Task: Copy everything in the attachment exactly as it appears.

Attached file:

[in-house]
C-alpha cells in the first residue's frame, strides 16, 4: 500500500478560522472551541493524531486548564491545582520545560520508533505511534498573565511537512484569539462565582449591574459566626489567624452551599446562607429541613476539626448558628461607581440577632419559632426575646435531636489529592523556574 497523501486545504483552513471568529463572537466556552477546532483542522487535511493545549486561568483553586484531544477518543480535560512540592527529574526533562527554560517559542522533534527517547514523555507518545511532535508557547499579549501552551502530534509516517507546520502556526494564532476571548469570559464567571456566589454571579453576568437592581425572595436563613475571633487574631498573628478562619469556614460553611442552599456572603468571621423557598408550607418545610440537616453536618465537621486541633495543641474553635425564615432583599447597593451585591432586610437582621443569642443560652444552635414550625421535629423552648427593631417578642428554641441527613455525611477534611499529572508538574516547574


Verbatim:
[in-house]
C-alpha cells in the first residue's frame, strides 16, 4: 500500500478560522472551541493524531486548564491545582520545560520508533505511534498573565511537512484569539462565582449591574459566626489567624452551599446562607429541613476539626448558628461607581440577632419559632426575646435531636489529592523556574 497523501486545504483552513471568529463572537466556552477546532483542522487535511493545549486561568483553586484531544477518543480535560512540592527529574526533562527554560517559542522533534527517547514523555507518545511532535508557547499579549501552551502530534509516517507546520502556526494564532476571548469570559464567571456566589454571579453576568437592581425572595436563613475571633487574631498573628478562619469556614460553611442552599456572603468571621423557598408550607418545610440537616453536618465537621486541633495543641474553635425564615432583599447597593451585591432586610437582621443569642443560652444552635414550625421535629423552648427593631417578642428554641441527613455525611477534611499529572508538574516547574